Q | Is there a way to improve accountability in other ways, then?
A | I’m a fan of Quality Reviews, as is the new chancellor [Carmen Fariña]. The Quality Review is an extended visit by senior educators to look at classroom practice, school culture, and professional supports. It’s a foundation that will serve the new administration well, if they expand it or give it more prominence. They may move away from the letter-grade system, but I think they’ll continue to look at the data that’s produced and use that to make important decisions.

Q | What’s the fairest way to measure schools?
A | It’s important to be honest about the fact that test scores, while they are important, will never tell you the whole story. You have to balance any data based on testing with other kinds of data, which includes grades teachers are giving, samplings of student work, surveys of students, teachers, and parents, and Quality Reviews.  

Q | Is resistance to change from teachers and community members inevitable?
A | When you’re trying to change a system that’s become deeply dysfunctional over many decades, there are strong interests, lots of money, and political power involved that hold that status quo in place, so you will generate a lot of conflict when you make changes. There’s going to be a fight. That doesn’t mean the way changes are made should be disrespectful or ignore legitimate feedback and concerns from educators and families.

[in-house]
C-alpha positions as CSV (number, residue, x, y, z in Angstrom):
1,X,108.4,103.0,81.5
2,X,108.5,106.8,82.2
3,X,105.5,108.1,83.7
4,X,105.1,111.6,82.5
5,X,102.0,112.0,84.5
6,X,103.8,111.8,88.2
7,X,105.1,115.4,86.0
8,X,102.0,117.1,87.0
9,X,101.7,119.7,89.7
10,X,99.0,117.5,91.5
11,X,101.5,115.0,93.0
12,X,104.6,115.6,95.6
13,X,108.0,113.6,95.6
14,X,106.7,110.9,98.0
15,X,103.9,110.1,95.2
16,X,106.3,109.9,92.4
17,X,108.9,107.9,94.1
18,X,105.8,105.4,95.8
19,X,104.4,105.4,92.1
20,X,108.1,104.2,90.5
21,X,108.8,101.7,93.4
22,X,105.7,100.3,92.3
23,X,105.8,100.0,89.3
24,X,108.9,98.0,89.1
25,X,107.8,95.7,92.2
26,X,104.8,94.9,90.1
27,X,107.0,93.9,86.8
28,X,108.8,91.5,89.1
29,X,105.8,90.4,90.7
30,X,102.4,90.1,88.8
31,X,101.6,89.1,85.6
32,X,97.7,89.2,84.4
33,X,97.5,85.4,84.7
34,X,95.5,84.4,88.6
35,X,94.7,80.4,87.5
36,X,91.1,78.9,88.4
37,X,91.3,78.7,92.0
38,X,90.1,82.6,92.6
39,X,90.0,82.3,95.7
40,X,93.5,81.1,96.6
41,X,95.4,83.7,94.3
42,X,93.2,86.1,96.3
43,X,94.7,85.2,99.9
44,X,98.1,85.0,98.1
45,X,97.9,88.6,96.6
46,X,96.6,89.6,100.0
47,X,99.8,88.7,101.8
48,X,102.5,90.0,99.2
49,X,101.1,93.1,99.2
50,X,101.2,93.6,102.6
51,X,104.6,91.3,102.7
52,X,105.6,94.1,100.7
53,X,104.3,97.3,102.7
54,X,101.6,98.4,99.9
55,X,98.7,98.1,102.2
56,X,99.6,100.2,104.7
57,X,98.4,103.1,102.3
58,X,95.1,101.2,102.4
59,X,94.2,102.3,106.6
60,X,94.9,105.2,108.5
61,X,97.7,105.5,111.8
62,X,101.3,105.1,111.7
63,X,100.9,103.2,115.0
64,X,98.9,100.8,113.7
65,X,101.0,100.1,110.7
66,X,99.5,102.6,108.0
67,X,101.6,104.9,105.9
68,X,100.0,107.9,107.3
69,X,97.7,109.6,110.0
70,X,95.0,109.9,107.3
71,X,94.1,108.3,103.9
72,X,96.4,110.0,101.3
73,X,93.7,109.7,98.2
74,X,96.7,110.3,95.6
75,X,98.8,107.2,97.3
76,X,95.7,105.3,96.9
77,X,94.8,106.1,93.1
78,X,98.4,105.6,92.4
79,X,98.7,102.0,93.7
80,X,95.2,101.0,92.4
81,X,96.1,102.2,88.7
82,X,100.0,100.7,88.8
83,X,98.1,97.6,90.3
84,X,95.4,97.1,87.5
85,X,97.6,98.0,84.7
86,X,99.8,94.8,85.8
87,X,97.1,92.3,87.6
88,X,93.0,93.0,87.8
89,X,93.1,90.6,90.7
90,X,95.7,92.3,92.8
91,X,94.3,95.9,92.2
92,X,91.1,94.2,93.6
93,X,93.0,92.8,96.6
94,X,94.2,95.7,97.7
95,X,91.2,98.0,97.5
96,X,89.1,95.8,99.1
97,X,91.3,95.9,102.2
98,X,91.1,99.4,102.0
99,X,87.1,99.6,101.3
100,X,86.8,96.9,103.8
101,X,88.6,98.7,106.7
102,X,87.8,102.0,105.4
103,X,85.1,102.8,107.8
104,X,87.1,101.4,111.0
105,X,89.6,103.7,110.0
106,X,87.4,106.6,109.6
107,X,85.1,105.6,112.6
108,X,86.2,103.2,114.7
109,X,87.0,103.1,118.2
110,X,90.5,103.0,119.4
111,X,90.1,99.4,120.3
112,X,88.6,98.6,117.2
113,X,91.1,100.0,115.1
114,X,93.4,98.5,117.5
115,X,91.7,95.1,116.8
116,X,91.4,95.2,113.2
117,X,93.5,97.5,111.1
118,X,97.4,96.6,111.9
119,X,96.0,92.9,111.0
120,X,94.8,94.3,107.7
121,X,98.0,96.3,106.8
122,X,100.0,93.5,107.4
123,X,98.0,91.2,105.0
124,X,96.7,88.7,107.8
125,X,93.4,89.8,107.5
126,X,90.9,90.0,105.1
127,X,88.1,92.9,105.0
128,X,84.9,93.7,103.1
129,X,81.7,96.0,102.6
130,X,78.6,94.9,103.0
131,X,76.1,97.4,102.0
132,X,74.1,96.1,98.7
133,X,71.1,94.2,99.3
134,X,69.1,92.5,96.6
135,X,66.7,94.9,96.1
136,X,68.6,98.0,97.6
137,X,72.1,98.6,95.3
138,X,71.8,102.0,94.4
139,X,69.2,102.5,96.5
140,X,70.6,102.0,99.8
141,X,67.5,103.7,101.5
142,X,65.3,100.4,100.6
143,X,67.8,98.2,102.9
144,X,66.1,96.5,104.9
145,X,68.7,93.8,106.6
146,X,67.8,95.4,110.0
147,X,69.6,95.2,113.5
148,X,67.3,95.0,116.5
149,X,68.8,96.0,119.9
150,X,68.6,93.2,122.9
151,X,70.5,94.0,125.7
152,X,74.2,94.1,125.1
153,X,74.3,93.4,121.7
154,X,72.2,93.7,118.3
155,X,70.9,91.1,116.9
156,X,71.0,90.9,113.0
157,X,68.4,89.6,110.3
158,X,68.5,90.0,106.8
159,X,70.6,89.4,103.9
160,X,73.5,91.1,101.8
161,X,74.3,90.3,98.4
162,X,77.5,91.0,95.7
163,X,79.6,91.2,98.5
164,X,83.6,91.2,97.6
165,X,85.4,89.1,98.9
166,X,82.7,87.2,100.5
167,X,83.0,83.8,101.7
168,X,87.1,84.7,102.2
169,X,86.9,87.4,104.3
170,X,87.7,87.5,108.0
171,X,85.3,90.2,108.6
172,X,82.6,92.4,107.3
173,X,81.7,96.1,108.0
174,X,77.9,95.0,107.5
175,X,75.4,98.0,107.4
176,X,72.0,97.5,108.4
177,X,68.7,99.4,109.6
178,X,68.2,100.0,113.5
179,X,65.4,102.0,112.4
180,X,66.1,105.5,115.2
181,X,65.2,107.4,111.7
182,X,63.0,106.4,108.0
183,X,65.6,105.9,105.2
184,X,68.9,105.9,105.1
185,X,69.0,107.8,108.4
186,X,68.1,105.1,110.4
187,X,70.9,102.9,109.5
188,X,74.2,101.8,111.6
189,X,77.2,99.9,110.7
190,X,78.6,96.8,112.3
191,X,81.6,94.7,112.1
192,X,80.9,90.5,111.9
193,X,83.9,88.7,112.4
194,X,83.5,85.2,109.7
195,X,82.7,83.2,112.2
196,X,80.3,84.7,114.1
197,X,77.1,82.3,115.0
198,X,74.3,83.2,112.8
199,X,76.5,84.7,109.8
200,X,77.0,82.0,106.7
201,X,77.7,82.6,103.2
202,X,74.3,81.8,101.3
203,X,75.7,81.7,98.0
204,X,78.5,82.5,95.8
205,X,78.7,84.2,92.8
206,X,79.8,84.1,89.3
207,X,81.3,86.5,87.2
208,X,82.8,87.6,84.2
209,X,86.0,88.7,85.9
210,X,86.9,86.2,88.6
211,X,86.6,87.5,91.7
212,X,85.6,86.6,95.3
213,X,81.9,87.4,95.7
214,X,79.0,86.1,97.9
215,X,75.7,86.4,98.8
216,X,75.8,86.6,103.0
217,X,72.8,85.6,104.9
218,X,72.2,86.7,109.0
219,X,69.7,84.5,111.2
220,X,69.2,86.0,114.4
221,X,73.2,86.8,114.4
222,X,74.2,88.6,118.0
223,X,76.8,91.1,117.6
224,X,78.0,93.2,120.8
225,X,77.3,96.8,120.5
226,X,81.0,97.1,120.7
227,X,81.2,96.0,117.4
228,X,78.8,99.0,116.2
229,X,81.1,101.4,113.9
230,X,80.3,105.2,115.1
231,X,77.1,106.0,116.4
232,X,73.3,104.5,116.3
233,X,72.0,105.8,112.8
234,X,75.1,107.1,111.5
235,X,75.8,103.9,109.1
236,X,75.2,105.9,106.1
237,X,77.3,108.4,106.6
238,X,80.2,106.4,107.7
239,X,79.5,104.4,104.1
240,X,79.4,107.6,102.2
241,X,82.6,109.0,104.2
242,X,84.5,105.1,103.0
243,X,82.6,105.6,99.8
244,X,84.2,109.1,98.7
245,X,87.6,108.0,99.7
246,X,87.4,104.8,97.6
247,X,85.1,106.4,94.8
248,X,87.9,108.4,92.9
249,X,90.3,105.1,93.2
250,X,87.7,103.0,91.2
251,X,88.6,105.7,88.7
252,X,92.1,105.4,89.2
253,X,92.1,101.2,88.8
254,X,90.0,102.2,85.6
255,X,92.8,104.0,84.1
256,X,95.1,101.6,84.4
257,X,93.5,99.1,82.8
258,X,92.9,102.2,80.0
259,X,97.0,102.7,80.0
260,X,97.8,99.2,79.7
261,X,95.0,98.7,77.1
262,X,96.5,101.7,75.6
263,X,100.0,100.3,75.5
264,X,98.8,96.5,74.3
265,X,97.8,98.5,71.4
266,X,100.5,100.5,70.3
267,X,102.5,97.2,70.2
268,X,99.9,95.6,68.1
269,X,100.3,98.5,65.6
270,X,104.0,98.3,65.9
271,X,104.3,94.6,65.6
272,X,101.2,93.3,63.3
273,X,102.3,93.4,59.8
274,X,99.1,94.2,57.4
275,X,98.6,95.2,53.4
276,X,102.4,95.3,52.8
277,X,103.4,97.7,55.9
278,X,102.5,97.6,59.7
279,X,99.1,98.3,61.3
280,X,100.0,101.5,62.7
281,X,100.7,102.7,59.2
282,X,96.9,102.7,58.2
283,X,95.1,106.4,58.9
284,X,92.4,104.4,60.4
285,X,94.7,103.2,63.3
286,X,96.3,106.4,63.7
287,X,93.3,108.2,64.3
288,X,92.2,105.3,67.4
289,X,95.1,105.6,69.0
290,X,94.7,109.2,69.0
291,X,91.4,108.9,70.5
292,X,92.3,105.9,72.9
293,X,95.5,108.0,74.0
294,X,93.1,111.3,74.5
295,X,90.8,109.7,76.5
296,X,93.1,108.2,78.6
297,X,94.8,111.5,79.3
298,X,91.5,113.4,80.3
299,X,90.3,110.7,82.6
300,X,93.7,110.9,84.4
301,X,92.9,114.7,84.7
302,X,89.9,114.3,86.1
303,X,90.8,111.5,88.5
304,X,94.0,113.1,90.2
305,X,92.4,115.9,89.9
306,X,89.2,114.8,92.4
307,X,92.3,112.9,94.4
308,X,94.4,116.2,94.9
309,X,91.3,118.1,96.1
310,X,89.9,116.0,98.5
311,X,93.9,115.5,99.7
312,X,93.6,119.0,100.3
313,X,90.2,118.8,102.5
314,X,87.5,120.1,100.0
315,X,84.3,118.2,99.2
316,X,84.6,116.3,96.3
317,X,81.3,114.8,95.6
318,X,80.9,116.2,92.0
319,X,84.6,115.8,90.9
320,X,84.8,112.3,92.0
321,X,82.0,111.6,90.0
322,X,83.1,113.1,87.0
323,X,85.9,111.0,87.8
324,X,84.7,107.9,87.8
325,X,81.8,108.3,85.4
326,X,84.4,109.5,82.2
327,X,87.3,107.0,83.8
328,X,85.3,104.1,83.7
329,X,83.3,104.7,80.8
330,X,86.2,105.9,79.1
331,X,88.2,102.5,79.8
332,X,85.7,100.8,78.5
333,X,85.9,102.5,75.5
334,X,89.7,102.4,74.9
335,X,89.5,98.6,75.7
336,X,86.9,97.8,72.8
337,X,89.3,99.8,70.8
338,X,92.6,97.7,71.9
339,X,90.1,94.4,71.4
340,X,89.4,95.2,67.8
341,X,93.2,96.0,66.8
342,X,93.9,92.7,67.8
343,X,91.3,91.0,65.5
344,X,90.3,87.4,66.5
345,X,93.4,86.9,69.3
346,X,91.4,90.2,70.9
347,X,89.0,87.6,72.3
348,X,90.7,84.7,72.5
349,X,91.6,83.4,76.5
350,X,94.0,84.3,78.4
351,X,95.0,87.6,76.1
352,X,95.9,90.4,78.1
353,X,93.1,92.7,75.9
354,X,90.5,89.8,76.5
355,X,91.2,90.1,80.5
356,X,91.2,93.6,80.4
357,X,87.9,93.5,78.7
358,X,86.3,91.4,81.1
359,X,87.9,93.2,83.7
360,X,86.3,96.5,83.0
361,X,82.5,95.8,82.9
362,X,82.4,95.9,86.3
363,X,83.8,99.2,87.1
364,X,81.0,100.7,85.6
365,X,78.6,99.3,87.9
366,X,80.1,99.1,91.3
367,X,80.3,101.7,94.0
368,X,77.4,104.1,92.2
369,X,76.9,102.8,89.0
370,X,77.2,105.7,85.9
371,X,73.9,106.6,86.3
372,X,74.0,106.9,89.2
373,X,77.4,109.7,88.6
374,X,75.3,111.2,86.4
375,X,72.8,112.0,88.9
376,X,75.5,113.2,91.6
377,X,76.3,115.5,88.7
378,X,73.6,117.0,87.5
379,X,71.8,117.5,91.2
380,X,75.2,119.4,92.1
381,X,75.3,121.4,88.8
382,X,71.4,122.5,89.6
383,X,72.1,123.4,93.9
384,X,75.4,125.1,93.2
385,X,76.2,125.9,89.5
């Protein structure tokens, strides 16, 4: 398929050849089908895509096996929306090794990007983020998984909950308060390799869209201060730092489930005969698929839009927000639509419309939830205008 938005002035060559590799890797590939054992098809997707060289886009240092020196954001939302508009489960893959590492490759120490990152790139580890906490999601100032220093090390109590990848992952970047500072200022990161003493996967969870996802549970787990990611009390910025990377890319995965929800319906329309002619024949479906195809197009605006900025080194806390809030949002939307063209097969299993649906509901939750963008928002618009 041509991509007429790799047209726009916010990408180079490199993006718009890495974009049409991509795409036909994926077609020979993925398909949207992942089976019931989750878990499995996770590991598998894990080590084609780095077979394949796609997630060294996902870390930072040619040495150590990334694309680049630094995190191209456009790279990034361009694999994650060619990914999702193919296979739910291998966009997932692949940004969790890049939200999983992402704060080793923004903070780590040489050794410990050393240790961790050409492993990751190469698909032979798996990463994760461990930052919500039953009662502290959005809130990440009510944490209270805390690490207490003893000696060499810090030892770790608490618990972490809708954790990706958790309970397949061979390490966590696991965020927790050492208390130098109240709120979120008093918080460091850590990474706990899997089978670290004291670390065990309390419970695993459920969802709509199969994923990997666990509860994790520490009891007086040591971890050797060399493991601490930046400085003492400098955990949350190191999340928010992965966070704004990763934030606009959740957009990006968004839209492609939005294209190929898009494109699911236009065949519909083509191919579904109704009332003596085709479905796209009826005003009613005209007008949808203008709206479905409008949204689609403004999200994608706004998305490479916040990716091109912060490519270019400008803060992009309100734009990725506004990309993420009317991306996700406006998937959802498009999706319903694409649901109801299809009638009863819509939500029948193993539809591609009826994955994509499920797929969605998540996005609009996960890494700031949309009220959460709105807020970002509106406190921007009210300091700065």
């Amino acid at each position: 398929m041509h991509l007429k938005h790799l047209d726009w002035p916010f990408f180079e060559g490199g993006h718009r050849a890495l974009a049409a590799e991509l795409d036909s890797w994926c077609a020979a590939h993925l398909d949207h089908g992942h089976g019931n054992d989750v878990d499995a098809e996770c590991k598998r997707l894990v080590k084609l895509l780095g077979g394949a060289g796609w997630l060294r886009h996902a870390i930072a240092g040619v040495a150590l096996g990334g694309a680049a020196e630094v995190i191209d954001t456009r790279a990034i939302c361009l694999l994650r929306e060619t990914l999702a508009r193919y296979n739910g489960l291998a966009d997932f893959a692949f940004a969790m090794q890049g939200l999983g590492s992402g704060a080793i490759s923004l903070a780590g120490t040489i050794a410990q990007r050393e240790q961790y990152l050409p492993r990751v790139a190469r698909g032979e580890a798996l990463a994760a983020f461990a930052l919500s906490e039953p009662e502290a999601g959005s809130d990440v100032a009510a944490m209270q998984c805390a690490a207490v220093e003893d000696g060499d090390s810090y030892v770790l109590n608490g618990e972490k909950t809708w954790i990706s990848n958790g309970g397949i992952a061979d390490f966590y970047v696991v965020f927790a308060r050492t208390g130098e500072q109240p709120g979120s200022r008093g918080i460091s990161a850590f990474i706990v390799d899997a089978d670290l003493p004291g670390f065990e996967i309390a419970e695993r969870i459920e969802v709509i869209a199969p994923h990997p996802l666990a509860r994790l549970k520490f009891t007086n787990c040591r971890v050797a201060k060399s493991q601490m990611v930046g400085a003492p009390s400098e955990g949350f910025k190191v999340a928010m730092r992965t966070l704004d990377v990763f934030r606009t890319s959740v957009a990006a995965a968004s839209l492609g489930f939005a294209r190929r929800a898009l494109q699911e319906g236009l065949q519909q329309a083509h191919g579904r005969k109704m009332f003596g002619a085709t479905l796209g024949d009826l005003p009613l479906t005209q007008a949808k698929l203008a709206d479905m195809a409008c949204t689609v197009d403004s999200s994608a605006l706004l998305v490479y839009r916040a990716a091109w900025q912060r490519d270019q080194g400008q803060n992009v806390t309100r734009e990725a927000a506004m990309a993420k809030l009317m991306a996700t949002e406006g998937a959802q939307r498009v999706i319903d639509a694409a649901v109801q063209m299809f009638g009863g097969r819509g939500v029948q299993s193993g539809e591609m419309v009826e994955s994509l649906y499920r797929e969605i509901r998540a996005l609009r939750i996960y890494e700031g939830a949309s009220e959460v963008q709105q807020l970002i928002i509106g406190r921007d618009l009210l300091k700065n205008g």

Q | What’s the best way to develop ­teacher buy-in and leadership?
A | The vast majority of teachers are doing really good work. What they need are really good leaders and systems of professional support. We’ve seen tremendous growth in strong leadership at the school level. Schools have become engines of leadership development in many parts of the city.

Q | How well did New York City engage parents and teachers in its reform efforts?
A | There’s always more you can do to build buy-in from educators and parents, and we did not do enough on that front. I think the challenge is to build a functional partnership with your teachers and parents, because there’s no way to sustain effective reforms without a real partnership.

Q | Should states continue to try to evaluate teachers based on Common Core results?
A | We have much less evidence at this point that the data is solid, and less experience in how to draw the correct conclusions. Some states, like Colorado, have passed thoughtful laws. In others, like New York, the laws passed to evaluate teachers have been incredibly prescriptive and have led to lots of unintended consequences. But it’s a work in progress, and as much as I’m concerned about the way that law was structured—and I believe it has to become more flexible to ensure that principals have the final word on rating their teachers—we do have an emerging system for teacher accountability and feedback for the first time. It’s a step in the right direction.

Q | How much will things change in NYC schools under Mayor Bill de Blasio?
A | I think there are going to be adjustments. This was a “change” election. The way that accountability works is likely to change. But there are lots of points of consensus with the administration coming in. The new chancellor is a strong supporter of Common Core, and I think she is going to marshal even more resources and time around professional development for teachers. 

Spring 2014—